Astronomers are moonstruck! The man in the moon, we learned just last week, formed from dark flowing lava over three billion years ago, instead of a long supposed giant asteroid impact. Now, we learn that same volcanism may have kept on erupting until surprisingly recent times.
A new discovery by a group of geologists at Arizona State University’s School of Earth and Space Exploration shows that the moon has seen small but widespread eruptions of basaltic lava during the last 50 million years, a geologically recent period.
The discovery was announced in a paper published online Oct. 12 in Nature Geoscience. Sarah Braden, a recent School of Earth and Space Exploration graduate, is the lead author; the others are Julie Stopar, Samuel Lawrence and Mark Robinson, all researchers in the school, and Carolyn van der Bogert and Harald Hiesinger of the Westfälische Wilhelms-Universität Münster in Germany.
If confirmed, the finding could suggest the presence of radioactive elements keeping the moon’s insides warm.
Using high-resolution images from Nasa’s Lunar Reconnaissance Orbiter spacecraft, they identified 70 small volcanic features scattered across the moon’s dark volcanic plains, or maria.
A combination of smooth, low, rounded mounds near patches of rough, blocky terrain, the features are referred to by scientists as irregular mare patches.
The ages of the irregular mare patch features come from studies of crater sizes and numbers within a given area. The results show that lunar volcanism ended gradually, continuing until less than 50 million years ago.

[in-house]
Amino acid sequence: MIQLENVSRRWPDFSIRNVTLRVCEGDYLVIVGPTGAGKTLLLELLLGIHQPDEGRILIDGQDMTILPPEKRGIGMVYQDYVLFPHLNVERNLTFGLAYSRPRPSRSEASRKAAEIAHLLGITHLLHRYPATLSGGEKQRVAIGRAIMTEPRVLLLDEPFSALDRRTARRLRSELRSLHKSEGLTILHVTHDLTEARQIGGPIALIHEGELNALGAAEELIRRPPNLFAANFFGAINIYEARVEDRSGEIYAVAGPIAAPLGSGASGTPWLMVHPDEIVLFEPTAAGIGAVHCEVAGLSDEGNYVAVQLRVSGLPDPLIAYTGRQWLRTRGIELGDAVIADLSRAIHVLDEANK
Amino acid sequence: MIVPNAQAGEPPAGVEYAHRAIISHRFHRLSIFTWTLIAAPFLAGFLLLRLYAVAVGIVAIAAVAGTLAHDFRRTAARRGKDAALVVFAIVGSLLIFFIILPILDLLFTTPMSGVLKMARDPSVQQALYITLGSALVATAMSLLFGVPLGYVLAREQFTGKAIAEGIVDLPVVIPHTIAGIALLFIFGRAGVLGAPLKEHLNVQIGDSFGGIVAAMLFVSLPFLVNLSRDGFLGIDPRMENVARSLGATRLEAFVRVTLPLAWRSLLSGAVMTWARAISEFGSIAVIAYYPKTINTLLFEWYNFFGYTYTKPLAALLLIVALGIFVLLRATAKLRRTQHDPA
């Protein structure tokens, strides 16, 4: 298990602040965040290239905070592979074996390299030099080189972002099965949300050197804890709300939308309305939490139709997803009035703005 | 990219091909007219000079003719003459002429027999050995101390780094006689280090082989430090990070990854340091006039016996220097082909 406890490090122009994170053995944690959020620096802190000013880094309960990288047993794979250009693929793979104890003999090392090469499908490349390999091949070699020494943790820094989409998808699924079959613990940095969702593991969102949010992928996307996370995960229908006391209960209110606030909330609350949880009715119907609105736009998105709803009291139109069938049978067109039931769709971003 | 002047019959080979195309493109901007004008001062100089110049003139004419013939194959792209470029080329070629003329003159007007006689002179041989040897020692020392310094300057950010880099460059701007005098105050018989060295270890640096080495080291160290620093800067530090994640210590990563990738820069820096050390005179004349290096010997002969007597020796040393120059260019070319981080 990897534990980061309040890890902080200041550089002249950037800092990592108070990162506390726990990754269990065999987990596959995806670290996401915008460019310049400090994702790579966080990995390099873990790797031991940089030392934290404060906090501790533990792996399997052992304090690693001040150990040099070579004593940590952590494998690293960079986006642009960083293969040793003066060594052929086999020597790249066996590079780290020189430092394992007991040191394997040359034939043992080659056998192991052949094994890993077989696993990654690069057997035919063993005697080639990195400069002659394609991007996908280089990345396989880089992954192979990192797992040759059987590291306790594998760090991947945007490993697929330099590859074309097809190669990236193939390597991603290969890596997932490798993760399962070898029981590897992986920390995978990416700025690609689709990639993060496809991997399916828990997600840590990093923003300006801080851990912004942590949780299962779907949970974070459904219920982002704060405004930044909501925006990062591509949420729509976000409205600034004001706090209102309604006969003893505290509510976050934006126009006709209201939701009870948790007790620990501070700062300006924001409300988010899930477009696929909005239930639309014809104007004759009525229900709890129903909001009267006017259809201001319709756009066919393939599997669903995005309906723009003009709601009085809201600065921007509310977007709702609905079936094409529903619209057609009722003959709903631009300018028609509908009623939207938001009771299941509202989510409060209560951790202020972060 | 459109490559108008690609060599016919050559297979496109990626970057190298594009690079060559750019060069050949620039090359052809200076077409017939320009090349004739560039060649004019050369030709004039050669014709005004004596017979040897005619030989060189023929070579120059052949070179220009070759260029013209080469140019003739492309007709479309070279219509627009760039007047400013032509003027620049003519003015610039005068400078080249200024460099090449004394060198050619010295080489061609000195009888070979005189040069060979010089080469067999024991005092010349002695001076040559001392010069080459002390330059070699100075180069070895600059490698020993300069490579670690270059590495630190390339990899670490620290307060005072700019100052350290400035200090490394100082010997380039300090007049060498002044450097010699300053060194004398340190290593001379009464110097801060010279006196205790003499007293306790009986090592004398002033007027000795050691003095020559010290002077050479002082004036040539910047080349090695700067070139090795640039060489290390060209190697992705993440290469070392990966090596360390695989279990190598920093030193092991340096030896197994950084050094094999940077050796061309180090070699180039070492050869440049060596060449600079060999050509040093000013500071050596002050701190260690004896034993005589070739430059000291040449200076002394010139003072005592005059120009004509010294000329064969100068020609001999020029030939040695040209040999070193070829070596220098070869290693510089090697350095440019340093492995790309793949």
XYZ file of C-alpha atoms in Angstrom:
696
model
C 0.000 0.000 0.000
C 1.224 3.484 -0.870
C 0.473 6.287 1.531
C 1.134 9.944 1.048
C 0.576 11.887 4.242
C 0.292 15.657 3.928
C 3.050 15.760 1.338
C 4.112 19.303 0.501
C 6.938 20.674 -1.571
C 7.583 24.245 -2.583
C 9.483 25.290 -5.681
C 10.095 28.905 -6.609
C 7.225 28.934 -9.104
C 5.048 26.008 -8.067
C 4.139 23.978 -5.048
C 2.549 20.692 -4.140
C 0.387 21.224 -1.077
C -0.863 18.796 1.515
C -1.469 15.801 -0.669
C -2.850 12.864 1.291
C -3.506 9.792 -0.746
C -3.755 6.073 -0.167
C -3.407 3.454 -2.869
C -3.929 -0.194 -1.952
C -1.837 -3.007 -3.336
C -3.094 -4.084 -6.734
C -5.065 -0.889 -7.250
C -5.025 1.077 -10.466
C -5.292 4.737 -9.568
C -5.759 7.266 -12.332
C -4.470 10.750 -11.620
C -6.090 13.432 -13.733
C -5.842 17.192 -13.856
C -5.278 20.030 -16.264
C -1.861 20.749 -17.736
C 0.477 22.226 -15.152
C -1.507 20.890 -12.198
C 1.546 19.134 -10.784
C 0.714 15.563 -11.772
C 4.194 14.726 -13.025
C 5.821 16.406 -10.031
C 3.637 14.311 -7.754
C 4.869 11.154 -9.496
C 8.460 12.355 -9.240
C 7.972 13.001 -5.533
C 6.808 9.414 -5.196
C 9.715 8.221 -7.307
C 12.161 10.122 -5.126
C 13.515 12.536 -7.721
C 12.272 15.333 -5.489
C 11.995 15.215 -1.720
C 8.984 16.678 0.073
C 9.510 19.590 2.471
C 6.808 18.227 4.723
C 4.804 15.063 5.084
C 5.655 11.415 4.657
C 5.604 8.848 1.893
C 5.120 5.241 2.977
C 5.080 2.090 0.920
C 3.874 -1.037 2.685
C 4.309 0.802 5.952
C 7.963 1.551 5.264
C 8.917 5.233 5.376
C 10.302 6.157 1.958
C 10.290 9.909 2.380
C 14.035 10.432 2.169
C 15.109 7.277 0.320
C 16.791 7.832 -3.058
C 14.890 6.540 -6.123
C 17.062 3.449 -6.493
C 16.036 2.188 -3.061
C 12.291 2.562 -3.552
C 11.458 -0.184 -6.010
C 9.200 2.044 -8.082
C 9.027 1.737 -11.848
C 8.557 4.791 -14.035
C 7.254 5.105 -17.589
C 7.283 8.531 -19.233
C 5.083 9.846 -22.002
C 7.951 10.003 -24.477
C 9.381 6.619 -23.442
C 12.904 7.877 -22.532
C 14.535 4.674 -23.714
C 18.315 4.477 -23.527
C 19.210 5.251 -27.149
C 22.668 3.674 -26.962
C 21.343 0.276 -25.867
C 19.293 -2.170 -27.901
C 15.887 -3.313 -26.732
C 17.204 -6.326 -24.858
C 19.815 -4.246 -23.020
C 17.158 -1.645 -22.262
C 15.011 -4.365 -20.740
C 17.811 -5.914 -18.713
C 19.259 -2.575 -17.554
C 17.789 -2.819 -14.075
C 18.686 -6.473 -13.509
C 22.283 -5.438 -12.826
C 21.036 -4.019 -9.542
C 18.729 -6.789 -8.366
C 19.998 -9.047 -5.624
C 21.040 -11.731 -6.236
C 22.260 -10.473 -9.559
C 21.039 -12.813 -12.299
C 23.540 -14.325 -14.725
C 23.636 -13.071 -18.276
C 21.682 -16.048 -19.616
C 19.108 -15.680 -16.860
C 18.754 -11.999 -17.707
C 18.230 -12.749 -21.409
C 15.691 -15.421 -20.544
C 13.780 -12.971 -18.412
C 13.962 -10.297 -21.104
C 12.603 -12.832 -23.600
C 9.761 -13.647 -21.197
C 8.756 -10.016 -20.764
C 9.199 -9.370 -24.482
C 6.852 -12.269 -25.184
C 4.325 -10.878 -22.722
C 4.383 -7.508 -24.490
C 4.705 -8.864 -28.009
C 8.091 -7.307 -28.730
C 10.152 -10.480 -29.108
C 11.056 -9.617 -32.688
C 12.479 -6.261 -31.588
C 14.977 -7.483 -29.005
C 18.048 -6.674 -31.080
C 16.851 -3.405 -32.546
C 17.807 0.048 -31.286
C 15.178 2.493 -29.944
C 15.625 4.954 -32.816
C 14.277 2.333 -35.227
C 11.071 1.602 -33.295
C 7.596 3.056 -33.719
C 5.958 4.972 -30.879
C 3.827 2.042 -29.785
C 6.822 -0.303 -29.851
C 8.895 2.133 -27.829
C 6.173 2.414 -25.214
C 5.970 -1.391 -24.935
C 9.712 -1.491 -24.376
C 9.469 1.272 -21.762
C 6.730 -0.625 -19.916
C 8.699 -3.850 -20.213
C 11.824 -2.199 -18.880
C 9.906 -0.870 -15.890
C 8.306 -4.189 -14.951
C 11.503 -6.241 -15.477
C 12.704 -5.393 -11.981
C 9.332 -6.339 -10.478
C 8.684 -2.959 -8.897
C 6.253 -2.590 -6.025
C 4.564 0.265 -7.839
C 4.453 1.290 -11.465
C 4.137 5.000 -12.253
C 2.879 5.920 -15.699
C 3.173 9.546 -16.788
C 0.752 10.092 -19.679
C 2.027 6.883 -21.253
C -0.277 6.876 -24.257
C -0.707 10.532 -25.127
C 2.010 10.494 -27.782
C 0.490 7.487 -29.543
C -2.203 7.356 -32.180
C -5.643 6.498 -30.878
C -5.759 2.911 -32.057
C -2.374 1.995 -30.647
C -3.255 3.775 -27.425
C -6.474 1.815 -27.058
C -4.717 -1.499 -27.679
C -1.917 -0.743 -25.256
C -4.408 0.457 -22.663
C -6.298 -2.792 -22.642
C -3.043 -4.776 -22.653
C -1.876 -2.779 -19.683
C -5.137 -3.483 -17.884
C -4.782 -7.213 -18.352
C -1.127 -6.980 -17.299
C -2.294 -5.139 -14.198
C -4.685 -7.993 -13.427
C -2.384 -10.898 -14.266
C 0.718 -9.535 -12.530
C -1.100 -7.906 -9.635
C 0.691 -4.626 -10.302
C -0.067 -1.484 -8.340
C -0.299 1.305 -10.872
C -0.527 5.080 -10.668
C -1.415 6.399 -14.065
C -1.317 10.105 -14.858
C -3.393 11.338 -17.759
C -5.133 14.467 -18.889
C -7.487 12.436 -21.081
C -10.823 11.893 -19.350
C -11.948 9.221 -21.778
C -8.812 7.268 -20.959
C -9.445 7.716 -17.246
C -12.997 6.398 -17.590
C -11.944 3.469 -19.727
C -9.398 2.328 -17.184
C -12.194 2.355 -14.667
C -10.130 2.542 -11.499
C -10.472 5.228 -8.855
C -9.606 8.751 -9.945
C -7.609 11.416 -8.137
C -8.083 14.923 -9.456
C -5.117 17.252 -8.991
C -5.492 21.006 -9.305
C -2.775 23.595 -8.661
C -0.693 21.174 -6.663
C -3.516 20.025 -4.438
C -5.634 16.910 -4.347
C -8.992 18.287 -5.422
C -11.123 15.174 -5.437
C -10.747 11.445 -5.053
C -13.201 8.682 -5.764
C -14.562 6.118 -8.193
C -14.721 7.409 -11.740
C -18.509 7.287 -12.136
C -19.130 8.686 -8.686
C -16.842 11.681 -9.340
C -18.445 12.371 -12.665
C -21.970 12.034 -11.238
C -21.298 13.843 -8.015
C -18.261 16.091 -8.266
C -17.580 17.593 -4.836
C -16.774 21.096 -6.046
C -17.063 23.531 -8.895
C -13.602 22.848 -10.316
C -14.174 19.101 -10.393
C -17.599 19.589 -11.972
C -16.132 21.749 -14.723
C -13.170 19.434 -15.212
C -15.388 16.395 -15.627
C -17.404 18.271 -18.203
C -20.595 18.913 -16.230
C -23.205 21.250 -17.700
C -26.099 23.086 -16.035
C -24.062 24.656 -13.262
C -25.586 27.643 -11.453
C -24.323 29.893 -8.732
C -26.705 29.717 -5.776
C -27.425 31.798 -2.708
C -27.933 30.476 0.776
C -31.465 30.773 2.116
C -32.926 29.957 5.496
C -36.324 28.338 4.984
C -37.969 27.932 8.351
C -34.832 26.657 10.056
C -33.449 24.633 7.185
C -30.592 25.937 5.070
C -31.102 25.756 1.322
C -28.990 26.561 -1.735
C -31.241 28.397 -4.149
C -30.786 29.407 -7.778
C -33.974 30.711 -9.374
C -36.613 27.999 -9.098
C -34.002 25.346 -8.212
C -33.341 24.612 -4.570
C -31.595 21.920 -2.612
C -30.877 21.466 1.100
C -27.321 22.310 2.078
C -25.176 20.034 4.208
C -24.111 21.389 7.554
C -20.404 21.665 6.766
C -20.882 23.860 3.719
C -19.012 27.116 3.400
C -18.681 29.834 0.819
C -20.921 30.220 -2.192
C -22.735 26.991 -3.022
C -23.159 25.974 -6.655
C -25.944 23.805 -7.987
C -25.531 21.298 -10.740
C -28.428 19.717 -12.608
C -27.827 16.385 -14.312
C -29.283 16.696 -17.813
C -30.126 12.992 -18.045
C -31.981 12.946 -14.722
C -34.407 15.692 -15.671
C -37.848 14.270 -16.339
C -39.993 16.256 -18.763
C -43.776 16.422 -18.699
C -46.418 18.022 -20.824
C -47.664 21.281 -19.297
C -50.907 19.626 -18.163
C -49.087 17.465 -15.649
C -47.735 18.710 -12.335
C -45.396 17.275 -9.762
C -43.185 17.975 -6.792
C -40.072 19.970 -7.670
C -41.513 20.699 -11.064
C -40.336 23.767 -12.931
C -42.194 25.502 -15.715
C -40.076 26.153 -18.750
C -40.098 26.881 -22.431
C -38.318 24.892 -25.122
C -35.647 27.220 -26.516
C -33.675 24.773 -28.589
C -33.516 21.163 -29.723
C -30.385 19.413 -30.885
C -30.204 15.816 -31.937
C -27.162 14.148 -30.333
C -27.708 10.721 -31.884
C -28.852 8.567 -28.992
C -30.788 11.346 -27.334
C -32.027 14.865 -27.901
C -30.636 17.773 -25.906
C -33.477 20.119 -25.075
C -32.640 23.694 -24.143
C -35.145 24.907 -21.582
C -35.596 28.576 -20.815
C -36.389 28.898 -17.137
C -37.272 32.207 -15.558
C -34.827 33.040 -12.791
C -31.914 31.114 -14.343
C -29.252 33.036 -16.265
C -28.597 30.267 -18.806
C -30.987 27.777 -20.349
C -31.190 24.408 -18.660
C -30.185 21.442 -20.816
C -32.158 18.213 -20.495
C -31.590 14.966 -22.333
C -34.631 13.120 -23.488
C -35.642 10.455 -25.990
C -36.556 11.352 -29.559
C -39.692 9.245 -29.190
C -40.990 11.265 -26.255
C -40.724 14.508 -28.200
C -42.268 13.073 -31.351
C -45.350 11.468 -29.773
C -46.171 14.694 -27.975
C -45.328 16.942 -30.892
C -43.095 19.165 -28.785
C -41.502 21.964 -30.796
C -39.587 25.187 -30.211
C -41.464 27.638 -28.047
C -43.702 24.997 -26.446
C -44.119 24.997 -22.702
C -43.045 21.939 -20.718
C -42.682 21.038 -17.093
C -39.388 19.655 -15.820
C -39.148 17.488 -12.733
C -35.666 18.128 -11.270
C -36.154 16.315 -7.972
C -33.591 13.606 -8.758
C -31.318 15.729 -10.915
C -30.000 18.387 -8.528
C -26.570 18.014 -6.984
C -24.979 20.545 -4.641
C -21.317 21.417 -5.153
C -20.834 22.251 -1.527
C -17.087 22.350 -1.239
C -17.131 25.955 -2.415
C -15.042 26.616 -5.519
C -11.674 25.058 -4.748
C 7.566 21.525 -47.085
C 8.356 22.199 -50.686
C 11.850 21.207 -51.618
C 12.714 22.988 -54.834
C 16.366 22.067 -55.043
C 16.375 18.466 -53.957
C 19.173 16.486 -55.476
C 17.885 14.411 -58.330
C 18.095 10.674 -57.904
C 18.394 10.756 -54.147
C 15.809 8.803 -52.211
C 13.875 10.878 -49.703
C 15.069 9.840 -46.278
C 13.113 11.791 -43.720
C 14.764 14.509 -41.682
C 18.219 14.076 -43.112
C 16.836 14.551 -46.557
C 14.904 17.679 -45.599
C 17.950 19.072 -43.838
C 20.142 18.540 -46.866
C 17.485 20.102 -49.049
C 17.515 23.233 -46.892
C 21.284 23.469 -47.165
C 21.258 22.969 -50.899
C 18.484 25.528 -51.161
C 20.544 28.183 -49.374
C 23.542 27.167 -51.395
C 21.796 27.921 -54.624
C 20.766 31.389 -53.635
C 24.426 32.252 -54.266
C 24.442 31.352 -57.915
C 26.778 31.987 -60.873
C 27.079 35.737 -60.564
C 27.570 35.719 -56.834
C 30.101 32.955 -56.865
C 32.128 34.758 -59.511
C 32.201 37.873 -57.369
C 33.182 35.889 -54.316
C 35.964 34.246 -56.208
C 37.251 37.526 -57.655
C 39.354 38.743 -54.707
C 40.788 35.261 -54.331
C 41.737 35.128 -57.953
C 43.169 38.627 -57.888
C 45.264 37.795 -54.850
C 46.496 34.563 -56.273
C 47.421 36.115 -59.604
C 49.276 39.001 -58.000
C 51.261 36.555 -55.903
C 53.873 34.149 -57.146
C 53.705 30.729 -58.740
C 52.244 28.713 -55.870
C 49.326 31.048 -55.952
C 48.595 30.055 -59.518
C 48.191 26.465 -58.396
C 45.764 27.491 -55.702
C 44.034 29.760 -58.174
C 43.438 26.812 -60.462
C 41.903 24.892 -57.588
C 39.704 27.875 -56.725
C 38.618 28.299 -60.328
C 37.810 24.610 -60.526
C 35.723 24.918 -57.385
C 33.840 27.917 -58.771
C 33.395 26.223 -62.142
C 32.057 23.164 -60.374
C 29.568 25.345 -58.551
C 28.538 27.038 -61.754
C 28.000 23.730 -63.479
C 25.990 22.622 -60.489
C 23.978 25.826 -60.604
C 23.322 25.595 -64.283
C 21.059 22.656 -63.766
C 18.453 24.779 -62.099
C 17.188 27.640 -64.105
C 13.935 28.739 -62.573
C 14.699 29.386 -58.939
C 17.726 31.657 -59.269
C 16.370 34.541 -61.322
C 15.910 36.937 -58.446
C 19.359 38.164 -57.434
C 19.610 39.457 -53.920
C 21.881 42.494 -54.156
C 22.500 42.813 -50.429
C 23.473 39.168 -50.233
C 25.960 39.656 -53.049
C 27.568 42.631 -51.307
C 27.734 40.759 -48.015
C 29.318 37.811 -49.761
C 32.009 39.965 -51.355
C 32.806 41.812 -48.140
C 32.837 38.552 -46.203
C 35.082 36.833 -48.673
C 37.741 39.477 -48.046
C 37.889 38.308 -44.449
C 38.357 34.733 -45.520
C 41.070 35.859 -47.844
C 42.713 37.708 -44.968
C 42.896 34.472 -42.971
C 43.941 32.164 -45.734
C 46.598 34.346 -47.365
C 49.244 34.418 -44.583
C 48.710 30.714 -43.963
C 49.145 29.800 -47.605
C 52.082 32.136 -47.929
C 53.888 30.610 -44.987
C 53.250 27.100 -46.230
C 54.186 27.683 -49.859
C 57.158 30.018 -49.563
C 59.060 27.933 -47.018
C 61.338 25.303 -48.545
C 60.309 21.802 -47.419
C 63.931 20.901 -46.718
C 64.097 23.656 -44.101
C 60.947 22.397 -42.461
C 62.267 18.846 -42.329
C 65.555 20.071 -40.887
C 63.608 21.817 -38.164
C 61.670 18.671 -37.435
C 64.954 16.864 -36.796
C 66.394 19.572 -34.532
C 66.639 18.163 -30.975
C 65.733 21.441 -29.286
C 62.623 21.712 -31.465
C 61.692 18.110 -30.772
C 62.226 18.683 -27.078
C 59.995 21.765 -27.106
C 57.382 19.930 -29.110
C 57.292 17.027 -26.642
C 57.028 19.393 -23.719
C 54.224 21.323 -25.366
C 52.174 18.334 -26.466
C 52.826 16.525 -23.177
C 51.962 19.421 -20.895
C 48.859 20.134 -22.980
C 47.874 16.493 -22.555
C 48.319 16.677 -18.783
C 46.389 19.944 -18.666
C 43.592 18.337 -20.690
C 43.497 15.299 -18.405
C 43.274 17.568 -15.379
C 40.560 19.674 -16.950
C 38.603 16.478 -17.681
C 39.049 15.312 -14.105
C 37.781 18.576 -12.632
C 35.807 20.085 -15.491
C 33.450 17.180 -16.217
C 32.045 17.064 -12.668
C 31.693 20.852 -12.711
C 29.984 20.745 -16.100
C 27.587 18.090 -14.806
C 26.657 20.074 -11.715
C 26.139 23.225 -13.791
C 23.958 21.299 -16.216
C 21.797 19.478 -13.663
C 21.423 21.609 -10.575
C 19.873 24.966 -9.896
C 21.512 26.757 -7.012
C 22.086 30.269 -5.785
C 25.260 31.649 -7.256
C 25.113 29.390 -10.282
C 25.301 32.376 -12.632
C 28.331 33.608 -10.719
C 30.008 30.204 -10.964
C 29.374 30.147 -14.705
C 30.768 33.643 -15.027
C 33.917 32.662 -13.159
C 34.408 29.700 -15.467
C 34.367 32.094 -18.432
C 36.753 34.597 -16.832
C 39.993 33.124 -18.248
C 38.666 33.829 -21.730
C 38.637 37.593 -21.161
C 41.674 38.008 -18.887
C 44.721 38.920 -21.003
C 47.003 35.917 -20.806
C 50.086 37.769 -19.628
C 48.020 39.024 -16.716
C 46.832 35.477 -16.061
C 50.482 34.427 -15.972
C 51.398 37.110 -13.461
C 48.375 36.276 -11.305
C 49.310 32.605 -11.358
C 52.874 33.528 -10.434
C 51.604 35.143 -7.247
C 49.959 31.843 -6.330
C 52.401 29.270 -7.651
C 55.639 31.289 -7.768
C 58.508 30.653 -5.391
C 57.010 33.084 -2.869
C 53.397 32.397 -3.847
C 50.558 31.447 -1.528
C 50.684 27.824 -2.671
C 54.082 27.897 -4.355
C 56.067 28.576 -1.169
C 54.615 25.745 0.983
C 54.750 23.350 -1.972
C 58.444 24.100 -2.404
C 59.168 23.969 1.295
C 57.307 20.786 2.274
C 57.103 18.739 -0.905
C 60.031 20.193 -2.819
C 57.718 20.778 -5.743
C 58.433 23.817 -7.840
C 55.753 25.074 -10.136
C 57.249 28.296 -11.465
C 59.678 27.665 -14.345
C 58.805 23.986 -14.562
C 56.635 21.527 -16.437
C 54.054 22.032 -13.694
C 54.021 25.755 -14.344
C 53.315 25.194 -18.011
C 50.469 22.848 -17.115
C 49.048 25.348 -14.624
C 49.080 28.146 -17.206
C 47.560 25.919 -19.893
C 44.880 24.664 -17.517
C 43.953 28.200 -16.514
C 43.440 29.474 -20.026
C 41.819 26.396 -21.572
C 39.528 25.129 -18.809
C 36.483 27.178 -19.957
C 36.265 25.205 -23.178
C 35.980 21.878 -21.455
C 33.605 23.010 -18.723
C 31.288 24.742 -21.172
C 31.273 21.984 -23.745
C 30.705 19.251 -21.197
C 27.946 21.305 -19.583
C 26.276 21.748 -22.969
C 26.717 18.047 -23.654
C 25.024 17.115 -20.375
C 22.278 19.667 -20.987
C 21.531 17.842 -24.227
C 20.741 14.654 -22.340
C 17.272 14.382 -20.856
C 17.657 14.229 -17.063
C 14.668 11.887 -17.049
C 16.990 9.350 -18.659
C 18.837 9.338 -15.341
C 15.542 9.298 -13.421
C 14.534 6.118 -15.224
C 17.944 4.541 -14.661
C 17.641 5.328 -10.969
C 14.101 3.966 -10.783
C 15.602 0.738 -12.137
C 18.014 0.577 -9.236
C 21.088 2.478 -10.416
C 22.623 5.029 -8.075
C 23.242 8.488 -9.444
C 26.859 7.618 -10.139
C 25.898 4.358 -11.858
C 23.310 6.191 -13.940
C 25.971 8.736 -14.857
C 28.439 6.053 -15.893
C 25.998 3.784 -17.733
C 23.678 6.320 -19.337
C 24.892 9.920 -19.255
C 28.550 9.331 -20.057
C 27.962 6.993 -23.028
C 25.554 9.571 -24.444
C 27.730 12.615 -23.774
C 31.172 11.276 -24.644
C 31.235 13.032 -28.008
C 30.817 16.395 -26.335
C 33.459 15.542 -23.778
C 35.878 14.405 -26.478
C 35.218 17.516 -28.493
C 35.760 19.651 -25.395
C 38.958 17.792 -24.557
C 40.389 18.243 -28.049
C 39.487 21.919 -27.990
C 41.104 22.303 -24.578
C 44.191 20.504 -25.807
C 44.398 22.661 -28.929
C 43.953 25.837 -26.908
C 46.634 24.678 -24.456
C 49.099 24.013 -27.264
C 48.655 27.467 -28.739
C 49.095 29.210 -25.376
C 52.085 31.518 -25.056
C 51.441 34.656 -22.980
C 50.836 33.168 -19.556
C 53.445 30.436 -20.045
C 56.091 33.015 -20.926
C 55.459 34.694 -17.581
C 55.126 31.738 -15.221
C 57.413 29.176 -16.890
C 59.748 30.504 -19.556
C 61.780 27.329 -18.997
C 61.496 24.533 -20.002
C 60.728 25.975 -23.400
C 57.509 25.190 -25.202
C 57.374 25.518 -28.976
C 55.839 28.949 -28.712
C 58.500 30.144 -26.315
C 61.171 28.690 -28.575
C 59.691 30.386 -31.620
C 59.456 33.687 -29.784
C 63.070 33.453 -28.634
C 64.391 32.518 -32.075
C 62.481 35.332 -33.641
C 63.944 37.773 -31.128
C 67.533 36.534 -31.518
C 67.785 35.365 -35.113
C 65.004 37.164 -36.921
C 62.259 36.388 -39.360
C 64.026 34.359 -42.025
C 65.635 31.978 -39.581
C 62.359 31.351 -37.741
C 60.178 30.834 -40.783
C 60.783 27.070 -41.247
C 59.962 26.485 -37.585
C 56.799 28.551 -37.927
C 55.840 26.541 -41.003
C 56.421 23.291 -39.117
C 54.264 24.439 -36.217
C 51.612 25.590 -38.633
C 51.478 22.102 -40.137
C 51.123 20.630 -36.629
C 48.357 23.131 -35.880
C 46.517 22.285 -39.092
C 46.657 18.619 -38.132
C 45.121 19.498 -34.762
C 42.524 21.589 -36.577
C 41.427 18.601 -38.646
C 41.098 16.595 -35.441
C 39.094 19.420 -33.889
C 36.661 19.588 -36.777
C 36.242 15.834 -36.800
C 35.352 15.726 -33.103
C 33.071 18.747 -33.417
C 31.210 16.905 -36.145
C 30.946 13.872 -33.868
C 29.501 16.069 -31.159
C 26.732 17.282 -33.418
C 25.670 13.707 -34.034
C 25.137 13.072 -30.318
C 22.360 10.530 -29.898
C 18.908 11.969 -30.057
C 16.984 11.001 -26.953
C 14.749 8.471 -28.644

“The existence and young age of the irregular mare patches provides a new constraint for models of the lunar interior’s thermal evolution,” Sarah Braden, the lead author said.
“The lunar mantle had to remain hot enough for long enough to provide magma for the small-volume eruptions.”
The features are too small to be seen from Earth, averaging less than a third of a mile (500 meters) across their largest dimension. One feature named Ina has been known for a long time, having been imaged from lunar orbit by Apollo 15 astronauts in the 1970s. Several early studies indicated that Ina could be very young (10 million years or less), but only a few irregular mare patches were known then, and their significance was unclear.
The large number of these features and their wide distribution strongly suggest that late-stage volcanic activity was not an anomaly but an important part of the moon’s geologic history. The numbers and sizes of the craters within these areas indicate the deposits are relatively recent.
‘These young volcanic features are prime targets for future exploration, both robotic and human,’ said Mark Robinson, LROC principal investigator at Arizona State University. The discovery gives the moon’s volcanic history a new chapter. As Braden says, “Our understanding of the moon is drastically changed by the evidence for volcanic eruptions at ages much younger than previously thought possible, and in multiple locations across the lunar maria.”
“This finding is the kind of science that is literally going to make geologists rewrite the textbooks about the moon,” said John Keller, a project scientist at NASA.